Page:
We live in a tabloid world. A celebrity world. A world of fashion. A world where nearly anything goes. We live in a digital world of instant communication. A world that blurs the lines constantly in search of fame and fortune, truth and beauty, art and trash, news and entertainment.
There seems to be no end to the list of things that one may find offensive. Community standards seem to be impossible to nail down and define. Everything is relative. It all depends. The recent Newsweek cover is a case in point.
Critics are condemning it as incredibly tacky and in poor taste. The cover shows Kate Middleton standing next to a digitally altered image of Princess Di. Tacky? Perhaps it is. If I were a family member, I might indeed object to my dead sisters’ image being tampered with in this way, simply to sell magazines.
On the other hand, there is a symbiotic relationship of co-dependency between celebrities, their agents and the mass media. Lady Gaga’s people work hard to keep her in the lime-light of tabloid tv shows and to ensure her image appears favourably, and often, on the covers of fashion magazines. There are plenty of sellers and plenty of buyers, whether they are selling music, the monarchy, movies, or magazines.
I have heard arguments that covers that feature murderers like Paul Bernardo or Colonel Russell Williams glorify violence, desensitize us, and exploit human pain and suffering, just to sell magazines.
I have heard arguments that magazines like Cannibas Culture glorify illegal drug use, which contributes to a host of social costs. Is this cover contributing to the problem of drive-by shootings of drug dealers and innocents caught in the crossfire?
I have heard arguments that the lyrics of certain gangster rap artists glorify the killing of cops and the raping of women, again desensitizing us, just to sell some music.
I have heard arguments about freedom of expression, whether it is defending an artist who received a public grant to create an image of Jesus Christ covered in feces, or on the other hand condemning the publishing of cartoons considered disrespectful to the prophet Mohammad. Such publishing decisions, it is argued, can offend millions and promote bigotry and intolerance, creating conditions that may lead to riots, violence and death.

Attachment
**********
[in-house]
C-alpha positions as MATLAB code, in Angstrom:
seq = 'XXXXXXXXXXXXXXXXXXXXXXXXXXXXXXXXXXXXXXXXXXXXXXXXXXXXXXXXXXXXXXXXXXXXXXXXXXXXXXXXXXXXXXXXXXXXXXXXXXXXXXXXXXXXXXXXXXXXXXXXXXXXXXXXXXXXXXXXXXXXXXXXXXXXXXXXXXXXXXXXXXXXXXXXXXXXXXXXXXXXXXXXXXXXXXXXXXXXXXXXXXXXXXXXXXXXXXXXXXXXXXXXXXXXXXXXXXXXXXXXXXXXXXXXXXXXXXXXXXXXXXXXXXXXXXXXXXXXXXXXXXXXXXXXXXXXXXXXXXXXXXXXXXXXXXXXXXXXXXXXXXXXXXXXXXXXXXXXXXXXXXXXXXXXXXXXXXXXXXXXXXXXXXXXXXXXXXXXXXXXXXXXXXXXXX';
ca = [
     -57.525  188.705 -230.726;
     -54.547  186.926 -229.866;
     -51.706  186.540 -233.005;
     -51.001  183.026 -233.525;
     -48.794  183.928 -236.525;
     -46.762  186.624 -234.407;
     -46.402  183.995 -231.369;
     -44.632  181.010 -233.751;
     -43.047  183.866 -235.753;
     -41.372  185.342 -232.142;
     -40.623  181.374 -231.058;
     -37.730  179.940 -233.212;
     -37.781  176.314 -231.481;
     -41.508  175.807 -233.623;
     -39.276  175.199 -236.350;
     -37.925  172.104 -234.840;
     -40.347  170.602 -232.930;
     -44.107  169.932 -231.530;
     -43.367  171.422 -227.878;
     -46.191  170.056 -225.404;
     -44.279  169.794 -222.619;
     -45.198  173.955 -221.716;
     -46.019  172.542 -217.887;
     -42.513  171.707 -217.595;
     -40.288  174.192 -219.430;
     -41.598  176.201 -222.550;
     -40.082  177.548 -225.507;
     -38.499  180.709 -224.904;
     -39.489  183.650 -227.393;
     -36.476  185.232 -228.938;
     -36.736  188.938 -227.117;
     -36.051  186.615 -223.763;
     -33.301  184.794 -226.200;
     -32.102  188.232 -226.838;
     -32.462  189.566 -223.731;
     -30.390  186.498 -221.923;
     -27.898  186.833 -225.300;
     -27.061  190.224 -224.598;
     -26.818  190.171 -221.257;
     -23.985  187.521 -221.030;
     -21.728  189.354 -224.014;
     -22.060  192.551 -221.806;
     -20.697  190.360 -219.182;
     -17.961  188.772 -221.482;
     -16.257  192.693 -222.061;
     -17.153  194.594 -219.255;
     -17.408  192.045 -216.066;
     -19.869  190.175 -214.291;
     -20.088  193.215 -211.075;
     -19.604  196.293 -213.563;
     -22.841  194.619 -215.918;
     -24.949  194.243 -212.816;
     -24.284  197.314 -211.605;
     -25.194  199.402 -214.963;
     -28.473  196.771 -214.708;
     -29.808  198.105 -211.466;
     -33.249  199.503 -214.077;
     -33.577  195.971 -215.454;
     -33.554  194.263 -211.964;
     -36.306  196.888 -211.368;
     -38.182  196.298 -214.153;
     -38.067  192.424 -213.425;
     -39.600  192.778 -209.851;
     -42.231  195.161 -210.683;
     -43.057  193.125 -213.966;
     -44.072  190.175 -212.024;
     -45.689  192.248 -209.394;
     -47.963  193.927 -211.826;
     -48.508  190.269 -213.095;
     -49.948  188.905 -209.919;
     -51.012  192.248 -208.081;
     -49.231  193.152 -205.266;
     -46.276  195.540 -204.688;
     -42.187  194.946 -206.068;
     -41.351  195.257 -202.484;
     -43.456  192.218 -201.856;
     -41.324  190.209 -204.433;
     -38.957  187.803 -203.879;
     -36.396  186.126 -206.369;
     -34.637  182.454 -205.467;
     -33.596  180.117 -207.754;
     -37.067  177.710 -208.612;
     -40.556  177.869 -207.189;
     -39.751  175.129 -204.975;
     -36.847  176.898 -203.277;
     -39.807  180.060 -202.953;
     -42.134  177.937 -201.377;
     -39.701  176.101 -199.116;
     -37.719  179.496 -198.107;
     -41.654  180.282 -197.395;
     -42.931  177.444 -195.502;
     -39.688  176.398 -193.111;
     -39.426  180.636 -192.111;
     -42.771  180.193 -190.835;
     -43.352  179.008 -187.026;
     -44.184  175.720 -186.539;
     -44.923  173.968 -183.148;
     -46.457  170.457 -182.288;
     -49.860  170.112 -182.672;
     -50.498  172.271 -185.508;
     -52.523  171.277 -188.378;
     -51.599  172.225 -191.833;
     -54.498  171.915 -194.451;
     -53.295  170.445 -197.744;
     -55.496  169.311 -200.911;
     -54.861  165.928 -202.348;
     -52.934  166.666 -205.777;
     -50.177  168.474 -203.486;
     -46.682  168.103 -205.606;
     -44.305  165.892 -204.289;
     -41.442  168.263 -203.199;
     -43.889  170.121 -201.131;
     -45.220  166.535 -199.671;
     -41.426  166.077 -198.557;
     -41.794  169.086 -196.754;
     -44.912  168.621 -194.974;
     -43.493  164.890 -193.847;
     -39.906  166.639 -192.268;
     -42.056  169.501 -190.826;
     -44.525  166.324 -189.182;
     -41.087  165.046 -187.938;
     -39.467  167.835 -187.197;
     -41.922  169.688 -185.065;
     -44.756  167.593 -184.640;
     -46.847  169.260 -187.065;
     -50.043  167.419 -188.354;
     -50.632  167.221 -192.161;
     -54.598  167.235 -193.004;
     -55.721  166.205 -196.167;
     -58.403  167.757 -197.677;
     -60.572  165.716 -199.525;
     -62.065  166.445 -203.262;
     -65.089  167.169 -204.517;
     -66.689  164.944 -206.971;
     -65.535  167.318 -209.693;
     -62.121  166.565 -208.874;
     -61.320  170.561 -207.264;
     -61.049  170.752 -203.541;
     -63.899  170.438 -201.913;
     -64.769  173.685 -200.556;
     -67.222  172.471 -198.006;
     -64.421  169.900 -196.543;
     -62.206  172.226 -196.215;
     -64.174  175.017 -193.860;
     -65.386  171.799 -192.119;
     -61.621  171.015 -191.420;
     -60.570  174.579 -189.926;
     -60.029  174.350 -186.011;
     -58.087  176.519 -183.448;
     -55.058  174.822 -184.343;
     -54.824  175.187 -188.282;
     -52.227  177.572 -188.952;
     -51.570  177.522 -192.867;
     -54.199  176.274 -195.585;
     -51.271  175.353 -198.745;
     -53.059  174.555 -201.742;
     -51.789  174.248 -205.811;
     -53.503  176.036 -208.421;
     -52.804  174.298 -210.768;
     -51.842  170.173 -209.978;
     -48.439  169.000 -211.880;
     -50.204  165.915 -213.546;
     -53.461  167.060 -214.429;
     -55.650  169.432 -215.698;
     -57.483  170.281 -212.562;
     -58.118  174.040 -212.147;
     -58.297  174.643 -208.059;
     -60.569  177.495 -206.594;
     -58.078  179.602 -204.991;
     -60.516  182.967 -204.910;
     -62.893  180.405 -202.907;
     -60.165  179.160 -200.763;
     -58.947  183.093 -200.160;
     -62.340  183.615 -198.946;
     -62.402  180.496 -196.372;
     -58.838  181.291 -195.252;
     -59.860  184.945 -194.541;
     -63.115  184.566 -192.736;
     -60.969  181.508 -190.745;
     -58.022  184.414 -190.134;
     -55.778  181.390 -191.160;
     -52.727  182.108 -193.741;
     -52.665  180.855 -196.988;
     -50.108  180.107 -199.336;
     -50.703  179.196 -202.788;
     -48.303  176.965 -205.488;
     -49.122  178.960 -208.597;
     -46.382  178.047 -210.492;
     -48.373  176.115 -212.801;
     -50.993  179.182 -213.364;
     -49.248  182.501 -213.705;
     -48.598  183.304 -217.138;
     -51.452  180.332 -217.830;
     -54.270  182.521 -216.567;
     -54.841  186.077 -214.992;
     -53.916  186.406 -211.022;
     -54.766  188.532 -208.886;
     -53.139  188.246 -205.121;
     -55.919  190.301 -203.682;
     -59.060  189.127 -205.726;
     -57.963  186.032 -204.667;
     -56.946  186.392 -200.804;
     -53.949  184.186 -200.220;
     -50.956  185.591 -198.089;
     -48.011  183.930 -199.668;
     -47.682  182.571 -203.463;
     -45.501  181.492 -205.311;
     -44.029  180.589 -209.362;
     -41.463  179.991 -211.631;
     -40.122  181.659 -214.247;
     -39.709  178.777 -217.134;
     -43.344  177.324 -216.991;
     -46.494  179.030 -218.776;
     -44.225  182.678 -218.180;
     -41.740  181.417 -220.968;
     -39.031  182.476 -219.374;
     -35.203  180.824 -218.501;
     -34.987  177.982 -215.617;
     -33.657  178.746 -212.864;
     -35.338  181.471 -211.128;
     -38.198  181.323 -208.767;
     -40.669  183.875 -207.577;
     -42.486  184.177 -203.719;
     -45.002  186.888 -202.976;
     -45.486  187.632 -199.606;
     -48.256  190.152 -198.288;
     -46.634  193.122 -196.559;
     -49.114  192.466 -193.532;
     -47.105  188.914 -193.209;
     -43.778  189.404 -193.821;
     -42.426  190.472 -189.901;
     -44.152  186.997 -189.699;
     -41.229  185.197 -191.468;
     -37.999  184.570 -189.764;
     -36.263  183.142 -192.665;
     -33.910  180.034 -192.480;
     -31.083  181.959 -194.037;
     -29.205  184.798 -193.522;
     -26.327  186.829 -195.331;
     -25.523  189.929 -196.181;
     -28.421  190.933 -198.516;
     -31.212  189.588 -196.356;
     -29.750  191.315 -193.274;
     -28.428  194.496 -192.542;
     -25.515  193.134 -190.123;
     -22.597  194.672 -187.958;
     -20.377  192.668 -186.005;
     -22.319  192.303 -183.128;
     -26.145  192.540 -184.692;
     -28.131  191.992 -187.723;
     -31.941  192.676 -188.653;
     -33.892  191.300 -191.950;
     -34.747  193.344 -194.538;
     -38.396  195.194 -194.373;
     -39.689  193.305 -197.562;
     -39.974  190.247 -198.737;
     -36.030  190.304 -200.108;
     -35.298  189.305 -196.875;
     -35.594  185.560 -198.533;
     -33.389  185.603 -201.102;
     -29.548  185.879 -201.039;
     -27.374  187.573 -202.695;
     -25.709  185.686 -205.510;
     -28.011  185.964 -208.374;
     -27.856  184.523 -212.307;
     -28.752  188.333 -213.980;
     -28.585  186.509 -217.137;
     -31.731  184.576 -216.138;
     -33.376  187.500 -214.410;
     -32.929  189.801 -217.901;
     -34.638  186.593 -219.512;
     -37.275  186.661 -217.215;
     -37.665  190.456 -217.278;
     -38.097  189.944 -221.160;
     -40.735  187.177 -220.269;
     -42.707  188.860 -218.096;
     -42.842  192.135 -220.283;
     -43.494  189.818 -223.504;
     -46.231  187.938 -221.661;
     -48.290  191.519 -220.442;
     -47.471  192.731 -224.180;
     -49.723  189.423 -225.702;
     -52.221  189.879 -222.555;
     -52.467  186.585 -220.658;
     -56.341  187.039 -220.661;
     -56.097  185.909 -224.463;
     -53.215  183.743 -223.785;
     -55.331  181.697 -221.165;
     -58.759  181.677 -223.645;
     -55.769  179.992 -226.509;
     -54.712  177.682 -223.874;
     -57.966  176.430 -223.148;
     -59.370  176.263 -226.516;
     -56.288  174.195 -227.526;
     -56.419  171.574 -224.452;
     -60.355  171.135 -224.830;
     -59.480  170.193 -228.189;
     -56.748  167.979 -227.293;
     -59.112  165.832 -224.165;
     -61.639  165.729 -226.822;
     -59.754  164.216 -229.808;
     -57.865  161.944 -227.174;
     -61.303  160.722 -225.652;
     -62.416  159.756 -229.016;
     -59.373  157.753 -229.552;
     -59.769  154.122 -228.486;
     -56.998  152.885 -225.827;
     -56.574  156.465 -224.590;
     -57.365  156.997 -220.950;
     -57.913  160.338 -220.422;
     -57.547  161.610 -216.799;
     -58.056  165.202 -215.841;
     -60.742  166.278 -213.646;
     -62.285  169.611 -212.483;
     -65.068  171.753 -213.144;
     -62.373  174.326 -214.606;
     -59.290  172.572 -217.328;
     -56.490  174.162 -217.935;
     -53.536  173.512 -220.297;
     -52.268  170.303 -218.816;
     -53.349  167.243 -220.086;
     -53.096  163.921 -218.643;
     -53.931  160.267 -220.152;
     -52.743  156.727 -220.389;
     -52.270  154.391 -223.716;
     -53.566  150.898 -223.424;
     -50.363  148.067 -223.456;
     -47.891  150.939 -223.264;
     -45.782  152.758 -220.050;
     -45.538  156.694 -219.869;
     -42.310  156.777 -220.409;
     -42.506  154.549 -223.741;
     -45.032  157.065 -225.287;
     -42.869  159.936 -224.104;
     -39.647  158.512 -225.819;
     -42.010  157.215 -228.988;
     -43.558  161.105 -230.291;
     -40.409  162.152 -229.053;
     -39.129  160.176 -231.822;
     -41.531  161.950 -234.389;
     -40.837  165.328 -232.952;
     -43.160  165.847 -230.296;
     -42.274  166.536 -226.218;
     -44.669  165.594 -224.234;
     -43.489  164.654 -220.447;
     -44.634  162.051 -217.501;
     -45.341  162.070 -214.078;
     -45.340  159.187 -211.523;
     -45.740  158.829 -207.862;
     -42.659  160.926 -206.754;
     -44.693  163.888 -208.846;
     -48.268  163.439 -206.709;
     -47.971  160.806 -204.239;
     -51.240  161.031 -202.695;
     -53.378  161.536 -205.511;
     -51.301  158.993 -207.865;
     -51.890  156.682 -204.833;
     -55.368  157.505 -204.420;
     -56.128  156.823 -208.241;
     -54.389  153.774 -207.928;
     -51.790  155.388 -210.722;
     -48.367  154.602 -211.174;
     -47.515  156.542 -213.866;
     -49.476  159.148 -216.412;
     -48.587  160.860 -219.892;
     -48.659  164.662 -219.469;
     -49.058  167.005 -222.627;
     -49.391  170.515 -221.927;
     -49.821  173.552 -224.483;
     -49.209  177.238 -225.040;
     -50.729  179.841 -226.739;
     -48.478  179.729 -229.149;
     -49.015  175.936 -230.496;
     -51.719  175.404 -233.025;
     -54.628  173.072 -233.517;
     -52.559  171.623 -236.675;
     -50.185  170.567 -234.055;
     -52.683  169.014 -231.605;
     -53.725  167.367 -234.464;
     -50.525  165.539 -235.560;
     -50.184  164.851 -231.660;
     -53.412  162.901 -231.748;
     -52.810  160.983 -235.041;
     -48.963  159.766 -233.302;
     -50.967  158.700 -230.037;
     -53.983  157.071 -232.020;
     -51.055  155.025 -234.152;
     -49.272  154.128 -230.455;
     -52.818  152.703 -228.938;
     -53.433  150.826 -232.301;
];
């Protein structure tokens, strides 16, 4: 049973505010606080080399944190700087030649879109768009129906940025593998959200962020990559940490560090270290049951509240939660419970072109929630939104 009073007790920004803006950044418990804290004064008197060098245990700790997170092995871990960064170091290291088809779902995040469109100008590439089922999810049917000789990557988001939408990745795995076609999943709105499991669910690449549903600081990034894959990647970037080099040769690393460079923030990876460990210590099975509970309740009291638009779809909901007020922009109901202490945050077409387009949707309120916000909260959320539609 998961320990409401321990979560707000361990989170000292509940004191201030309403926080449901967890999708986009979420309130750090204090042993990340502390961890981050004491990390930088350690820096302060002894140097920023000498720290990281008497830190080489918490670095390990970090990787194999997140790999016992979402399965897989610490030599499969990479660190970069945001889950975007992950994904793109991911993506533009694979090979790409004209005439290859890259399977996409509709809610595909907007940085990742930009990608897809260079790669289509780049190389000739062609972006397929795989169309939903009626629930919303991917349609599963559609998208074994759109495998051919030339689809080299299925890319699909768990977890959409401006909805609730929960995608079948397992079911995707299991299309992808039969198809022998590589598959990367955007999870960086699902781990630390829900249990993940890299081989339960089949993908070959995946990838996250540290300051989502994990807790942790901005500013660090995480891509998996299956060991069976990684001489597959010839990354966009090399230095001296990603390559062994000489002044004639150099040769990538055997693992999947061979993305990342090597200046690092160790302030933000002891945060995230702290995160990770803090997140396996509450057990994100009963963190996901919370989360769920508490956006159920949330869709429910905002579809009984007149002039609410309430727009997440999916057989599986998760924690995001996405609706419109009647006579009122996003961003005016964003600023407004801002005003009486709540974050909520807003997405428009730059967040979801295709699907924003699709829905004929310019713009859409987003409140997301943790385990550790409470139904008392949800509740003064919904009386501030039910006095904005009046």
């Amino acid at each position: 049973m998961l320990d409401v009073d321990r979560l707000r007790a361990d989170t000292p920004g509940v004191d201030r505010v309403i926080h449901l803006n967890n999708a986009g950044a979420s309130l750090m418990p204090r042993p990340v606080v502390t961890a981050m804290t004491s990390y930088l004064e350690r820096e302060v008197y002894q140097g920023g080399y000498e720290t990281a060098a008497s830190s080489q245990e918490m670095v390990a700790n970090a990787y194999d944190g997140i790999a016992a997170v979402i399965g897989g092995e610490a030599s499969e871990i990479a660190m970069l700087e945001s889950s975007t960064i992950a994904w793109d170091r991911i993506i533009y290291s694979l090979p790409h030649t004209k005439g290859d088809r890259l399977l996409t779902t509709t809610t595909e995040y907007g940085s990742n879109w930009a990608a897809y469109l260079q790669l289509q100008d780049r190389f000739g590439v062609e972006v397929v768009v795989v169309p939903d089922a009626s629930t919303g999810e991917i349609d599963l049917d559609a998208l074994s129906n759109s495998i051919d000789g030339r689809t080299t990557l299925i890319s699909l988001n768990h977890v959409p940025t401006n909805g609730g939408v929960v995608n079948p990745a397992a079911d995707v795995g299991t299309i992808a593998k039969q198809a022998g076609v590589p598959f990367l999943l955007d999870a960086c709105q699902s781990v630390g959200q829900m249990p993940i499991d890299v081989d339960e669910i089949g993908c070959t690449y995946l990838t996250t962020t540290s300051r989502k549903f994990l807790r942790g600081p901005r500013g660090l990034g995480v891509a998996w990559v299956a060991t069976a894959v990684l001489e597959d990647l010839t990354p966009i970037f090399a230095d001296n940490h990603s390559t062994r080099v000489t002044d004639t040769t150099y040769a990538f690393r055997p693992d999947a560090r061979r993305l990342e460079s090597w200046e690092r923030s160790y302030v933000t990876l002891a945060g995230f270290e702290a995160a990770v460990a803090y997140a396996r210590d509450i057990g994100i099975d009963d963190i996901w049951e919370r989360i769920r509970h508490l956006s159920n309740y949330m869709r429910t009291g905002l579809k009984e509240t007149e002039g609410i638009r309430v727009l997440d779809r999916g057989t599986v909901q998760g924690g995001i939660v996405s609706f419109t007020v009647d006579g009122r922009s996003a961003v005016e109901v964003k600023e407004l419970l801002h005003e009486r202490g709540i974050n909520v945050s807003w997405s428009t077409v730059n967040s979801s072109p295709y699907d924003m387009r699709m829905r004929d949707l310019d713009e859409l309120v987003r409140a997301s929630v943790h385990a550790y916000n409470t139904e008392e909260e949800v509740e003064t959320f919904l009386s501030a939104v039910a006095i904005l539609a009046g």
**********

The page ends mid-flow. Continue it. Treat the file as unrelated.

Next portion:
I have heard arguments that certain covers of fashion magazines glorify ridiculously thin models, which create body-image problems that can lead to serious and life-threatening cases of anorexia.
There are those who argue that tattoo magazines glorify the desecration and mutilation of the human body. Others see it as body art and beautiful self expression.
Compared to some of these concerns, the Newsweek example looks positively harmless.
When Angelina Chapin contacted me and alerted me to this interesting cover controversy, I honestly didn’t see much to get alarmed about. I am assuming that Newsweek hired Tina Brown to sell magazines. Her intent is clear. Royalty covers seem to be selling a lot of copies. These are some excellent royalty covers from Hello Canada.
I’m not seeing the intent to cruelty here. I see the intent to sell some copies.
After all, the recent Royal Wedding fever is being credited with giving the magazine supply channel a huge shot in the arm, according to a recent MAGNET press release. That’s certainly welcome news.
The Newsweek cover reminds me in some ways of an advertorial…it’s pretty clearly labelled “If She Were Here Now”, which is to say that obviously she is not here now, and that therefore this is not a real image, it’s been Photoshopped. Clearly, there is no intent to deceive readers.
I’m not a beauty contest judge, but both ladies look quite elegant, sophisticated and fetching to me. Unlike the infamous nude Rob Ford cover on NOW magazine, the Newsweek cover is clearly not mean-spirited or cruel or dehumanizing. I will have to go buy a copy to see if the article is cruel or if it is simply good old fashioned celebrity fluff. Chalk up another sale for Tina Brown.
Some of my favourite covers are illustrations. These covers often distort reality, exaggerate flaws, inflate and conflate, in order to provide an altered view or caricature of the subject, often for the purpose of humour. They can arguably be considered both mean and funny. But clearly they are designed to help sell the product. Political cartoonists are particularly adept at this time-honored skill.
The Society of Professional Journalists in the United States has a code of conduct. http://spj.org/ethicscode.asp
Here in Canada we don’t. I therefore suspect that in Canada, we may have a somewhat more tolerant view of the Newsweek cover than some American critics. Let’s find out.
Do you think this cover is offensive?
• Not Really
• Heck No, I love it!
Vote now at http://www.coverssell.com/